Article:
After last week's concession that it would miss its projected Windows 10 installation promise for mid-2018, Microsoft execs were quick to let everyone know that the company is still on track on the cloud side of its business.
Microsoft committed in 2015 that its commercial cloud run rate would hit $20 billion by during the company's FY 2018 (July 2017 to June 2018). As of today, July 19, when it reported its Q4 FY 2016 earnings, Microsoft was at a $12.1 commercial cloud run rate, execs said. That's up from $10 billion last quarter, and up from just over $8 billion in the year ago quarter.
A quick refresher on definitions: Microsoft's commercial cloud includes revenues from Azure; its Office 365 business services (Exchange Online, SharePoint Online, Skype for Business Online); Dynamics CRM Online and its Enterprise Mobility + Security Suite (EMS). No on-premises server, cloud hosting or other consulting services are in this bucket.
Once it begins rolling out, Microsoft's Dynamics 365 suite -- which combines CRM Online with various Azure-hosted Microsoft ERP offerings -- will be in this bucket, too, as will whatever LinkedIn services/bundles that the company introduces once its acquisition of LinkedIn is approved before the end of calendar 2016.
Atypically, Microsoft didn't disclose the number of Office 365 Commercial (business) active seats it currently has, though officials did note that consumer Office 365 active seats are now at 23 million. Our last Microsoft-provided number of Office 365 commercial seats was 70 million in May 2016. (When I asked today for a new number, I was told Microsoft will disclose a new figure only when there's a major milestone, though Microsoft's earnings call slides did mention that O365 commercial seats grew 45 percent.) Officials touted the current 10 million paid Dynamics seats it now has, however, during today's earnings call.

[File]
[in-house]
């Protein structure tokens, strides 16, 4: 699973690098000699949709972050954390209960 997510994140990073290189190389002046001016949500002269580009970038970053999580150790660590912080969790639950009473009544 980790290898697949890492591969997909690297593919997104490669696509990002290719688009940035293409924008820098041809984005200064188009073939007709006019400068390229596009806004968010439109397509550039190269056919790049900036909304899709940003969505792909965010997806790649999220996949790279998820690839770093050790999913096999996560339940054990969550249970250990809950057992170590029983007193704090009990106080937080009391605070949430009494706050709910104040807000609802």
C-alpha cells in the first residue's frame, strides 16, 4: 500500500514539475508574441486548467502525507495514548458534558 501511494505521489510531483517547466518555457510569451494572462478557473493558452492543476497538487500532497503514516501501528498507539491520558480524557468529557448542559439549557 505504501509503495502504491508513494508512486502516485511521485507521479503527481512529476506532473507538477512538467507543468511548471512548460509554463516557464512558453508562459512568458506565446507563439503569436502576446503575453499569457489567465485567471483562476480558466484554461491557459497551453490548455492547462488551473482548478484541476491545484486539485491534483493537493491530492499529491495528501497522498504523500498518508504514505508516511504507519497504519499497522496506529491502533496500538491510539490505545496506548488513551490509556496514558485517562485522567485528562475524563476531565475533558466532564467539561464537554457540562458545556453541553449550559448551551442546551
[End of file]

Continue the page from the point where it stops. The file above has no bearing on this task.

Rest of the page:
Wall Street wants to see Microsoft transition ever more quickly from its long-standing dependency on on-premises software to the cloud, even though margins are lower on cloud services. And Microsoft management wants the same.
As a result, it's not too surprising that Microsoft isn't hiding the facts that its gaming hardware business is down nine percent (but overall Xbox Live user number is up). Its overall device revenue is down 35 percent, largely because phone revenue was down 71 percent,. But greater than 40 percent of search revenues (in June) was driven by Windows 10 devices, thanks to Microsoft bundling Bing/Cortana with the operating system.
Management's emphasis increasingly is on showing that it's services, services, services more than hardware and on-premises software, that's powering Microsoft. The days of Microsoft earnings releases celebrating growth of on-premises enterprise software growth and IP licensing revenues from Windows noticeably are on the wane.